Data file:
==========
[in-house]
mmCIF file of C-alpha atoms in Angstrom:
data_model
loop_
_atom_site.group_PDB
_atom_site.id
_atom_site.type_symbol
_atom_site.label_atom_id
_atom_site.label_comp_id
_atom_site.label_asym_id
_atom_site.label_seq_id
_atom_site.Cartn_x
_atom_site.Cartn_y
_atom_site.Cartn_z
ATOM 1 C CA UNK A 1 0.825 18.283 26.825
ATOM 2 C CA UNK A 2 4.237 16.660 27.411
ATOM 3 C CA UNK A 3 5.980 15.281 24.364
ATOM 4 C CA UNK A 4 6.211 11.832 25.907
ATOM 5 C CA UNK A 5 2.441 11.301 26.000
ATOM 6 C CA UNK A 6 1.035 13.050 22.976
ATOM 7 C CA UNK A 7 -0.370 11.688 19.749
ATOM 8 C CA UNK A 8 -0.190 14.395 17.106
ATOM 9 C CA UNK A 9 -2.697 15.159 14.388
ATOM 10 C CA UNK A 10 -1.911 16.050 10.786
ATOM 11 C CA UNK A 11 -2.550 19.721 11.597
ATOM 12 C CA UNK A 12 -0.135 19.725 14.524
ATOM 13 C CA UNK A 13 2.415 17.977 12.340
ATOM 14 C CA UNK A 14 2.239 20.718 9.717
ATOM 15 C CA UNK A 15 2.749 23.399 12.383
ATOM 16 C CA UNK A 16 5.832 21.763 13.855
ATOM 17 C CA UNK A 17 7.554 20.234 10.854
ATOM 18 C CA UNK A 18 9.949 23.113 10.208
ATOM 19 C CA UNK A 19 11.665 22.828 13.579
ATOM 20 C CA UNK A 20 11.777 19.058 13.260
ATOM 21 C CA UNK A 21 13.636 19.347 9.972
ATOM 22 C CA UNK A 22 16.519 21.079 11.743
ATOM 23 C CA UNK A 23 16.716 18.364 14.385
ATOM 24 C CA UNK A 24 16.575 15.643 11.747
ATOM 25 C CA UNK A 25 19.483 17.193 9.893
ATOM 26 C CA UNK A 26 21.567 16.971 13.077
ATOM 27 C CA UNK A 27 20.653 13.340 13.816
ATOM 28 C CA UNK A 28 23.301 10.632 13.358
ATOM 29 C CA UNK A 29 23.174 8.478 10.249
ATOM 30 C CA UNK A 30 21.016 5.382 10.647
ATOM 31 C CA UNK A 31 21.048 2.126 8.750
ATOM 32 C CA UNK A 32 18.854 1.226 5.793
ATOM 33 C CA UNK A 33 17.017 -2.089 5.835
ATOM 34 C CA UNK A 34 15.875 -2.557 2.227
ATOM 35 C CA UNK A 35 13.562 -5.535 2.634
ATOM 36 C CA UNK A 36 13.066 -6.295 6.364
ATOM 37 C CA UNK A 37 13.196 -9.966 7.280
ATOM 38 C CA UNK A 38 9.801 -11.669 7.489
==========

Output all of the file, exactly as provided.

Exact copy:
[in-house]
mmCIF file of C-alpha atoms in Angstrom:
data_model
loop_
_atom_site.group_PDB
_atom_site.id
_atom_site.type_symbol
_atom_site.label_atom_id
_atom_site.label_comp_id
_atom_site.label_asym_id
_atom_site.label_seq_id
_atom_site.Cartn_x
_atom_site.Cartn_y
_atom_site.Cartn_z
ATOM 1 C CA UNK A 1 0.825 18.283 26.825
ATOM 2 C CA UNK A 2 4.237 16.660 27.411
ATOM 3 C CA UNK A 3 5.980 15.281 24.364
ATOM 4 C CA UNK A 4 6.211 11.832 25.907
ATOM 5 C CA UNK A 5 2.441 11.301 26.000
ATOM 6 C CA UNK A 6 1.035 13.050 22.976
ATOM 7 C CA UNK A 7 -0.370 11.688 19.749
ATOM 8 C CA UNK A 8 -0.190 14.395 17.106
ATOM 9 C CA UNK A 9 -2.697 15.159 14.388
ATOM 10 C CA UNK A 10 -1.911 16.050 10.786
ATOM 11 C CA UNK A 11 -2.550 19.721 11.597
ATOM 12 C CA UNK A 12 -0.135 19.725 14.524
ATOM 13 C CA UNK A 13 2.415 17.977 12.340
ATOM 14 C CA UNK A 14 2.239 20.718 9.717
ATOM 15 C CA UNK A 15 2.749 23.399 12.383
ATOM 16 C CA UNK A 16 5.832 21.763 13.855
ATOM 17 C CA UNK A 17 7.554 20.234 10.854
ATOM 18 C CA UNK A 18 9.949 23.113 10.208
ATOM 19 C CA UNK A 19 11.665 22.828 13.579
ATOM 20 C CA UNK A 20 11.777 19.058 13.260
ATOM 21 C CA UNK A 21 13.636 19.347 9.972
ATOM 22 C CA UNK A 22 16.519 21.079 11.743
ATOM 23 C CA UNK A 23 16.716 18.364 14.385
ATOM 24 C CA UNK A 24 16.575 15.643 11.747
ATOM 25 C CA UNK A 25 19.483 17.193 9.893
ATOM 26 C CA UNK A 26 21.567 16.971 13.077
ATOM 27 C CA UNK A 27 20.653 13.340 13.816
ATOM 28 C CA UNK A 28 23.301 10.632 13.358
ATOM 29 C CA UNK A 29 23.174 8.478 10.249
ATOM 30 C CA UNK A 30 21.016 5.382 10.647
ATOM 31 C CA UNK A 31 21.048 2.126 8.750
ATOM 32 C CA UNK A 32 18.854 1.226 5.793
ATOM 33 C CA UNK A 33 17.017 -2.089 5.835
ATOM 34 C CA UNK A 34 15.875 -2.557 2.227
ATOM 35 C CA UNK A 35 13.562 -5.535 2.634
ATOM 36 C CA UNK A 36 13.066 -6.295 6.364
ATOM 37 C CA UNK A 37 13.196 -9.966 7.280
ATOM 38 C CA UNK A 38 9.801 -11.669 7.489